Paul Sorvino Dies at 83

Paul Sorvino Dies at 83, ‘Goodfellas’ Actor
Paul Sorvino Dies at 83, ‘Goodfellas’ Actor

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Paul Sorvino ‘Goodfellas’ and ‘Law & Order’ Paul Sorvino Dies at 83, ‘Goodfellas’ Actor, on Monday for natural causes, according to his actor.

And his wife, Didi Sorvino, posted on Instagram, “I’m absolutely devastated. The love of my life and the most wonderful man who ever lived is gone. Burning my heart.”

Paul Sorvino, ‘Goodfellas’ Actor, Dies at 83

Sorvino, father of actress Mira Sorvino, is perhaps best known for the role of Sgt. Frank Ceretta in NBC’s “Law & Order” as Mafia Don Bill Cicero in Martin Scorsese’s beloved gangster “Goodfellas” and Kissinger in Oliver Stone’s “Nixon.”

Mira Sorvino tweeted, “My great father Paul Sorvino has passed away. My heart is torn – a life of love, joy and wisdom ended with him. He was the most wonderful father. I love him so much. I am sending you love in the stars dad as you ascend.”

Sorvino has acted consistently, with more than 170 credits and dozens of roles in recent years including guest appearances in “The Godfather of Harlem,” “Bad Blood,” “Secret Grandfather,” “Goldberg,” and “Criminal Minds: Beyond Borders.”

He was one of the cast of multiple villains, Lips Manelis, assembled into the crime drama Dick Tracy, starring and directed by Warren Beatty.

Petty has starred in Sorvino in four of his five films as a director – in the communist history film Reds, in the 1998 political satire Bullworth, in which he played the boss of a large insurance company who wants a political favor from the senator portrayed by Petty, and again in the “Rules”. Do not apply” ominous.

In Stone’s movie “Nixon”, Sorvino played Secretary of State and Nixon’s confidant Henry Kissinger. The following year he played Fulgencio Capulet, the patriarch of the Capulets, on Baz Luhrmann’s Miami group spin-off “Romeo & Juliet”.

He also played a gang leader who ruthlessly seeks a futuristic jet pack at the center of the story in the 1991 movie The Rocketeer.

In 1982, Sorvino returned to the role of Phil Romano in “This Season of Championships”—in which he appeared on Broadway in 1974—when playwright Jason Miller adapted his Pulitzer Prize-winning play for the big screen.

The movie also starred Robert Mitchum as a former basketball coach and Bruce Dern, Stacey Kitsch and Martin Sheen as other members of the team who come together for a reunion that will actually see a lot of disharmony.

Sorvino directed the 1999 film adaptation, starring Vincent Donofrio.

The actor had a rare opportunity to star in a romantic lead in John Aveldsen’s 1978 film “Slow Dancing in the Big City” right after he directed “Rocky,” but the story of a newspaper columnist has quite a bit of weight (but someone famous throughout the world). across New York) has been paired with a dying dancer played by Anne Ditchburn, and she’s drowned out by a sentimental script.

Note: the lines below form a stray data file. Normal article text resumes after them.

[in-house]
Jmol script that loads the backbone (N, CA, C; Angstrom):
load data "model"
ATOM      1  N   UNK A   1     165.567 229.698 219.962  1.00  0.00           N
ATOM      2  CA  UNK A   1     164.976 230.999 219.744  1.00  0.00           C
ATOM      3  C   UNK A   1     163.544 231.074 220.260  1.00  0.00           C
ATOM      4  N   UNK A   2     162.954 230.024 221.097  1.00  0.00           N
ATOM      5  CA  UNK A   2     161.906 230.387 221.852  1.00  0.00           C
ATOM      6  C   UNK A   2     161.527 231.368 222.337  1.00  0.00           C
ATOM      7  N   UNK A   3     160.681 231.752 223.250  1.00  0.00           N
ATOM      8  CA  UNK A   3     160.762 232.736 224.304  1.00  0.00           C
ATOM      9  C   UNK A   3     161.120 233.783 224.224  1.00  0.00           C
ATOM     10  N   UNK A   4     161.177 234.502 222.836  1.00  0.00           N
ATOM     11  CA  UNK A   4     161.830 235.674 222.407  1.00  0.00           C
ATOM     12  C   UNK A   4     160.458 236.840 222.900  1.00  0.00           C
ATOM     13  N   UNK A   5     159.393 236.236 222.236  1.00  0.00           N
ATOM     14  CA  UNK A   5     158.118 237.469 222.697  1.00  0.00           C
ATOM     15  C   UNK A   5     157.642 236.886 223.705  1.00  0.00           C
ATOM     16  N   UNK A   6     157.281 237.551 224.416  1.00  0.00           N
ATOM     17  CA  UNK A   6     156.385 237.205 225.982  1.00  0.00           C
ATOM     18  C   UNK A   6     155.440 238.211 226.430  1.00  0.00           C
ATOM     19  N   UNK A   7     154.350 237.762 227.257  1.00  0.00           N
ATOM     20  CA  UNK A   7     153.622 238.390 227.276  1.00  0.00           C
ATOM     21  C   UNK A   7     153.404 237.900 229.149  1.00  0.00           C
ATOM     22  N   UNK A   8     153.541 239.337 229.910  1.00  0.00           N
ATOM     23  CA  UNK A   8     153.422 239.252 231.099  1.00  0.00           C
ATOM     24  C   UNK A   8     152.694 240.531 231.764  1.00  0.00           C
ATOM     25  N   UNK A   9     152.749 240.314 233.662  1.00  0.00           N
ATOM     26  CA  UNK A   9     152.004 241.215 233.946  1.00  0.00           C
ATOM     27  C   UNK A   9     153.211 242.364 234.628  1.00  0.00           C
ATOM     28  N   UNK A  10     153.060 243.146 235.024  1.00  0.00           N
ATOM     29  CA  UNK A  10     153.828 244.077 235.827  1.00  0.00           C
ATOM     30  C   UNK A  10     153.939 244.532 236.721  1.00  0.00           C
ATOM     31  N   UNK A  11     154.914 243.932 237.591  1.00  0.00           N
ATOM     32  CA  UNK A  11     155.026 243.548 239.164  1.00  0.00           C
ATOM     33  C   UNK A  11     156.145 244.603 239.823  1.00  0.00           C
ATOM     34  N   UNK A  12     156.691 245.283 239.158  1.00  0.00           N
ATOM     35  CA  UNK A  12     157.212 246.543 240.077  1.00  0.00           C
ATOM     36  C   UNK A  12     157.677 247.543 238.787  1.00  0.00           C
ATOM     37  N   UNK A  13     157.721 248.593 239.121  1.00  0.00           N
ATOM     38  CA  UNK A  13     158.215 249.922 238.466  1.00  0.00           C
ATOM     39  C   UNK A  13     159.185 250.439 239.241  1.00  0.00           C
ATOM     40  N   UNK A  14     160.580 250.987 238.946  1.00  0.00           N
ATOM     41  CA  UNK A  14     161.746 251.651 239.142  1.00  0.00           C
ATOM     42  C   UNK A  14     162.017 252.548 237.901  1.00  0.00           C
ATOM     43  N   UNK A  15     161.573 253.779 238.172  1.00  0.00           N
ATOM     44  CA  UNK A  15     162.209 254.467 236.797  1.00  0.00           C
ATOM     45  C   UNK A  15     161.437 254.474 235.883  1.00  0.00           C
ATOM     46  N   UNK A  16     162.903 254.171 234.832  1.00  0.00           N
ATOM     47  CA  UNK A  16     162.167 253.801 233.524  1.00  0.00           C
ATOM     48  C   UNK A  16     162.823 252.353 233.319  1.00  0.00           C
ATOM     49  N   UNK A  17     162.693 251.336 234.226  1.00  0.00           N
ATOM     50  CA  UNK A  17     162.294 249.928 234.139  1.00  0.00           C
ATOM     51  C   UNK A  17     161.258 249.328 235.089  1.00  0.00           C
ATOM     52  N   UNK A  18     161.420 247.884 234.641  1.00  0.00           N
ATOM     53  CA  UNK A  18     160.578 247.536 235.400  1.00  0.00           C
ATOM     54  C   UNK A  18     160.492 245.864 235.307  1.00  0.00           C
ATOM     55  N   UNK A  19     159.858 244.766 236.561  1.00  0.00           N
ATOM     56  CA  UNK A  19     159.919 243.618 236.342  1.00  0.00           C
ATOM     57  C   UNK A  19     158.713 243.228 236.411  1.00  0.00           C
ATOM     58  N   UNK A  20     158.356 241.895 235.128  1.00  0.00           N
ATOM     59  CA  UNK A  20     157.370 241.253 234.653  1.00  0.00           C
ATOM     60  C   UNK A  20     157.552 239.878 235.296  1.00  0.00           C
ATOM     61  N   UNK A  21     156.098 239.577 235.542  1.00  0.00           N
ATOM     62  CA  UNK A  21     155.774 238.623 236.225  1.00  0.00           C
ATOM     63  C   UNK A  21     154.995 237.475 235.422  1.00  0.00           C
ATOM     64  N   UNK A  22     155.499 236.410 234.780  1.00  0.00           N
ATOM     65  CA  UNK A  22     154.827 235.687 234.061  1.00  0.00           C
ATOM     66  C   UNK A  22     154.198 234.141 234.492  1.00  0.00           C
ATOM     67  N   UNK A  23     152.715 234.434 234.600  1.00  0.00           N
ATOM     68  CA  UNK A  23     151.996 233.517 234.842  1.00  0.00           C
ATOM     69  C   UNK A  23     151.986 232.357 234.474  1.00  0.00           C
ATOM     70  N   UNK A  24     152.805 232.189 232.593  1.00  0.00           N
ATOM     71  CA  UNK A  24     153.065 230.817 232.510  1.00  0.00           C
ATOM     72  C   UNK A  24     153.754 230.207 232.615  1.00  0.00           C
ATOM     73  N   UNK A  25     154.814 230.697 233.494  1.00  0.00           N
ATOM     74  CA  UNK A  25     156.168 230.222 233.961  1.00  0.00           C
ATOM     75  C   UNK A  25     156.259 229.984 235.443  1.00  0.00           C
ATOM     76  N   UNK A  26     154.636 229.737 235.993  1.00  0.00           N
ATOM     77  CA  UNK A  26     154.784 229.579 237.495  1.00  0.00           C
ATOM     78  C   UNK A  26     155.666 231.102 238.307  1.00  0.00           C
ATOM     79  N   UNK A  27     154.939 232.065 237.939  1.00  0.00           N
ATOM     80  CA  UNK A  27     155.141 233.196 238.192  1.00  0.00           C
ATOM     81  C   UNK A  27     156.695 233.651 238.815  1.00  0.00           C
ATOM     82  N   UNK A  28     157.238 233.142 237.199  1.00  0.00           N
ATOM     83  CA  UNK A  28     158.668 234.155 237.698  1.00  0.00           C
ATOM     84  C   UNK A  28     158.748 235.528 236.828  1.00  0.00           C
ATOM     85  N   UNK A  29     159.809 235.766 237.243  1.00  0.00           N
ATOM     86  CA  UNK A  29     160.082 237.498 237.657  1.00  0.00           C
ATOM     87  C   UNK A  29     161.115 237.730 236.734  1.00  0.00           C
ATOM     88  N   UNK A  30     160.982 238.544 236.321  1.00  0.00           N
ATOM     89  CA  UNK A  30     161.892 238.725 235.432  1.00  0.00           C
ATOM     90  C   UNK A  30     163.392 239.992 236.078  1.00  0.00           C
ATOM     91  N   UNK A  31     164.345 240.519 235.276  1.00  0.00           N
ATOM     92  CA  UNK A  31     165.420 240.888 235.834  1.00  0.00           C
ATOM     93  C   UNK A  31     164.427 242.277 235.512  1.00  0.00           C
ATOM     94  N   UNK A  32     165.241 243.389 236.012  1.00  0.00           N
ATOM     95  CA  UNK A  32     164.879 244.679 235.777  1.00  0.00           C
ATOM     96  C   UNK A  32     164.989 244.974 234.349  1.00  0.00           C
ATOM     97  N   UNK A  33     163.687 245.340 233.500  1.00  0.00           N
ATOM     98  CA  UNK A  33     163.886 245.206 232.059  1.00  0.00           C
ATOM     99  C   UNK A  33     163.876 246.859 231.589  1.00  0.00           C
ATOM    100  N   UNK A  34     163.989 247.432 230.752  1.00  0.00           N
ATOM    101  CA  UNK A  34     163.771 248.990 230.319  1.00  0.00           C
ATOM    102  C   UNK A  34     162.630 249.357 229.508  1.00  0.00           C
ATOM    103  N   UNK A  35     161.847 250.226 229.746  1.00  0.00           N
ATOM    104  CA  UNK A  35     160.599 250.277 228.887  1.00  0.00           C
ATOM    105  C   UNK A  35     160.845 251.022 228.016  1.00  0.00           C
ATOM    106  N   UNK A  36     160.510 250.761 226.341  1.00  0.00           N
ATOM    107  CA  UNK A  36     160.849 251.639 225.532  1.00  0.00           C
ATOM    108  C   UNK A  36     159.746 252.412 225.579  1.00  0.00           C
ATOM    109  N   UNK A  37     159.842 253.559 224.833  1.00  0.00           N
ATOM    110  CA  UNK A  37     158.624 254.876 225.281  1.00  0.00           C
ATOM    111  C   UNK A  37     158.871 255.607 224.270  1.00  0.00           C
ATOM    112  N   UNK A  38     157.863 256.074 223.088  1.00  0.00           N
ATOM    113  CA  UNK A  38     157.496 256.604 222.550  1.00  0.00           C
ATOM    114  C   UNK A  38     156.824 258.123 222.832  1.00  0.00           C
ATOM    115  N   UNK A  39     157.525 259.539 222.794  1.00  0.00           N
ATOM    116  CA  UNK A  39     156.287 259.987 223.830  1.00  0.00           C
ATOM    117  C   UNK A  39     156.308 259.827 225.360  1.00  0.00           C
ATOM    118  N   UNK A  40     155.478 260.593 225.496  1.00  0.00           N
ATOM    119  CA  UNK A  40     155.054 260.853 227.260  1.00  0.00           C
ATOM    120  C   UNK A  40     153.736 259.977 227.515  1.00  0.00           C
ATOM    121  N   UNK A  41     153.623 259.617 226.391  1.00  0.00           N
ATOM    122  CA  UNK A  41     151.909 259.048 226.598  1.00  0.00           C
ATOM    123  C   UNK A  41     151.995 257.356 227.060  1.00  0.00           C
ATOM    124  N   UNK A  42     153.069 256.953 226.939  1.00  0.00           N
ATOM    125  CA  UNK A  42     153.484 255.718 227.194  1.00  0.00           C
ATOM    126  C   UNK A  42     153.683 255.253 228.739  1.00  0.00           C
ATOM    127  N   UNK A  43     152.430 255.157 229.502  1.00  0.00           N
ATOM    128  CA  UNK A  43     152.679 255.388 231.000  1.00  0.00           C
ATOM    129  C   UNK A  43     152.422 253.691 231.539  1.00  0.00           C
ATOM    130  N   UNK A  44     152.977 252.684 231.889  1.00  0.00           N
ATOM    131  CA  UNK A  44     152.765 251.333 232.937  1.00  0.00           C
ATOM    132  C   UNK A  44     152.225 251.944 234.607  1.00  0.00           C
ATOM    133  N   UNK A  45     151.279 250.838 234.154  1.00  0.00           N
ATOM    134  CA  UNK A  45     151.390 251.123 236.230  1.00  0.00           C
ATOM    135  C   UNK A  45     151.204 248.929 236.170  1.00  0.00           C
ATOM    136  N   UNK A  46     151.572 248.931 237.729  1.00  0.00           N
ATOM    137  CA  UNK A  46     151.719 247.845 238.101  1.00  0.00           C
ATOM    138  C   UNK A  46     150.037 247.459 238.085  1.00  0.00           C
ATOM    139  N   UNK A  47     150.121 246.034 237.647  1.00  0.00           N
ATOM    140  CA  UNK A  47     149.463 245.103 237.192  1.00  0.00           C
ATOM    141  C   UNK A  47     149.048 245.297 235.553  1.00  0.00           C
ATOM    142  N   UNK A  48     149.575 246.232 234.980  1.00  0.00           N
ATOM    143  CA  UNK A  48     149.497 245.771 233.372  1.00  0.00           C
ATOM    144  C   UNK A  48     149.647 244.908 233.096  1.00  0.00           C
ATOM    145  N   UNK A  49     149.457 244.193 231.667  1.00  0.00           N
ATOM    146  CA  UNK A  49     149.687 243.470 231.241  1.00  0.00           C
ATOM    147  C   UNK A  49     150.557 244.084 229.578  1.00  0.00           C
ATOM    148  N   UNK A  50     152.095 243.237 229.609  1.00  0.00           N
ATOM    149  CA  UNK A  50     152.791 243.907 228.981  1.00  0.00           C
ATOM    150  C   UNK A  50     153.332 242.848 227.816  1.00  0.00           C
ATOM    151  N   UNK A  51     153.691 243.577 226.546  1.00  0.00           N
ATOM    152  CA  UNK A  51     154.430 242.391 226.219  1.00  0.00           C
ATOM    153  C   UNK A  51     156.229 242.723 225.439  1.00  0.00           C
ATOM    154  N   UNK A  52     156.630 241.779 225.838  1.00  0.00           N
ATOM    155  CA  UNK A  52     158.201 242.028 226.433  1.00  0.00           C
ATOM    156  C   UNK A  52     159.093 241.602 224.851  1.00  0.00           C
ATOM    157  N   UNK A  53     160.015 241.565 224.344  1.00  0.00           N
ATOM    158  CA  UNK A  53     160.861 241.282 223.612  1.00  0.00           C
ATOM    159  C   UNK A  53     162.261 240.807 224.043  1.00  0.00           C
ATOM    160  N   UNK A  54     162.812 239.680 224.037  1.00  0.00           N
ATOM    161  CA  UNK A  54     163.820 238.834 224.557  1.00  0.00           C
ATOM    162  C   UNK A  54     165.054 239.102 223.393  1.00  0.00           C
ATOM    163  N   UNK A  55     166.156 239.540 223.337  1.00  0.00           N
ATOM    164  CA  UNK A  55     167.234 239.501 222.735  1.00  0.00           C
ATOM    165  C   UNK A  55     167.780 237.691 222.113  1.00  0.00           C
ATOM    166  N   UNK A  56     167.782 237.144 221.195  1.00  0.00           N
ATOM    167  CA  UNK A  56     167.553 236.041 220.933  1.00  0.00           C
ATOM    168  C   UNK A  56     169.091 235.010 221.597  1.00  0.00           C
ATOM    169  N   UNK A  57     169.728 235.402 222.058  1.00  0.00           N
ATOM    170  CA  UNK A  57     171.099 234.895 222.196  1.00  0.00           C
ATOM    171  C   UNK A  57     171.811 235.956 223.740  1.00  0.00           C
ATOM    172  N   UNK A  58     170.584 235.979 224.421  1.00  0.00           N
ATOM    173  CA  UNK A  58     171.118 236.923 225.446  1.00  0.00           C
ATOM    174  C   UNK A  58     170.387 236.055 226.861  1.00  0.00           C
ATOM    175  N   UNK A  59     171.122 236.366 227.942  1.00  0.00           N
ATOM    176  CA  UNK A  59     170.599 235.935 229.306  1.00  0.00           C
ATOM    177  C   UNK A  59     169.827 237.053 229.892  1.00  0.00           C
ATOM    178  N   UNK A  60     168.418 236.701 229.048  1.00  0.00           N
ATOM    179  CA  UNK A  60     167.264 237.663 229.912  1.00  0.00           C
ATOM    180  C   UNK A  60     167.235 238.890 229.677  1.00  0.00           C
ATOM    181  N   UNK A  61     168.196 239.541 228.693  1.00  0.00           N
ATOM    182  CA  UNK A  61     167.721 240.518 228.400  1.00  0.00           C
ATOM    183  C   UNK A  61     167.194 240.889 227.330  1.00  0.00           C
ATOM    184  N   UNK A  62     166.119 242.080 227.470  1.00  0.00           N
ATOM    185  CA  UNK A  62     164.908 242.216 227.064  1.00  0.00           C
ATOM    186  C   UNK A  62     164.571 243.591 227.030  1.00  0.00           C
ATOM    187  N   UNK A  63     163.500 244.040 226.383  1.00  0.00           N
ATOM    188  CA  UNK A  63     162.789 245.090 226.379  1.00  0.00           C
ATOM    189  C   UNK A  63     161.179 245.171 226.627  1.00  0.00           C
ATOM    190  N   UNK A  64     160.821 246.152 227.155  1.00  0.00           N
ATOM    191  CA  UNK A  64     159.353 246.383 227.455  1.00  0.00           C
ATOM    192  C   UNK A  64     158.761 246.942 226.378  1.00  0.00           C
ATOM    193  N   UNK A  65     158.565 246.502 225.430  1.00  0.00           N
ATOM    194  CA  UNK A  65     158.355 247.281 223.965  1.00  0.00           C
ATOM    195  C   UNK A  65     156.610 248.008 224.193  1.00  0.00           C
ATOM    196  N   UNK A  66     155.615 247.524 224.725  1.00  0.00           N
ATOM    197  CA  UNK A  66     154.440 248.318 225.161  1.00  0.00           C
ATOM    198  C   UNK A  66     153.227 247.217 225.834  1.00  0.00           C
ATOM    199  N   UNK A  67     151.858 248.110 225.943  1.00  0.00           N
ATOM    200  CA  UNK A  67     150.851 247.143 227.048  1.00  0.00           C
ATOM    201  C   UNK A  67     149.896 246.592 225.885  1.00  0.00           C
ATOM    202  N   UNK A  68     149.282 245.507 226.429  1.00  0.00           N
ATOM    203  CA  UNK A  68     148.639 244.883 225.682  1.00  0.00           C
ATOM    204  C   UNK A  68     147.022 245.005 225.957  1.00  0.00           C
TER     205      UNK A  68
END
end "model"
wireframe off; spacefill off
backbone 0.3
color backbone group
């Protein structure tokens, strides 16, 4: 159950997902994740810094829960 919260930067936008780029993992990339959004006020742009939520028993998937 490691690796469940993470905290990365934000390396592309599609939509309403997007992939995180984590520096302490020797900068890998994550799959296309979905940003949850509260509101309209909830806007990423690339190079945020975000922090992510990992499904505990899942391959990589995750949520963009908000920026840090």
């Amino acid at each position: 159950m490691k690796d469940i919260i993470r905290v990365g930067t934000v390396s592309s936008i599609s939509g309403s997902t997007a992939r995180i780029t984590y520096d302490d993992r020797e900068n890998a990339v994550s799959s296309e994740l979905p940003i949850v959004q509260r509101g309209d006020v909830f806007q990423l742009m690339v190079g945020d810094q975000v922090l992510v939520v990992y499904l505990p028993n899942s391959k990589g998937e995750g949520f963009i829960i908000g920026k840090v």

Mostly, Sorvino gave featured backing to his many films, as in William Friedkin’s 1979 film “The Brink’s Job” and in “A Touch of Class” opposite Glenda Jackson and George Segal.

Roger Ebert said in the 1976 film “I’ll…I’ll…Now,” starring Elliot Gould and Diane Keaton, Sorvino, who plays a lawyer in this sex farce, was “the only good thing about it.”

In 2008 “Repo! The Genetic Musical”, heavily defamed, Sorvino was stuck playing a gang leader again – someone who traded human organs – but the role afforded him the opportunity to sing tunes on the big screen.

The actor has worked at least as much on television as he did on the big screen.
Sorvino spent some time as part of the “Law & Order” franchise; After George Dzonza left, he played the role of sergeant.
Frank Ceretta, partner of Christopher Noth-Date.
Mike Logan, for one season in 1991-1992.

Paul Anthony Sorvino

*-Paul Anthony Sorvino was born in Brooklyn to Italian Americans.

*-He was fluent in Italian and had originally intended to become an opera singer.

*-He studied at the American Academy of Music and Drama in New York, where he first discovered acting.

*-He also studied with acting professor Sanford Meisner.

*-In the early 1960s, Sorvino was making a living singing at charity balls.

*-Sorvino made his on-screen debut with small roles in Where’s Poppa? in 1970 and in Needle Park Panic the following year.

*-In 2012, he directed the independent film “The Trouble With Cali” which was written by his daughter Amanda Sorvino.

*-As a severe asthma sufferer, which made his singing career even more challenging, the actor launched the Sorvino Asthma Foundation and wrote a bestselling book called How to Become an Ex-Asthma.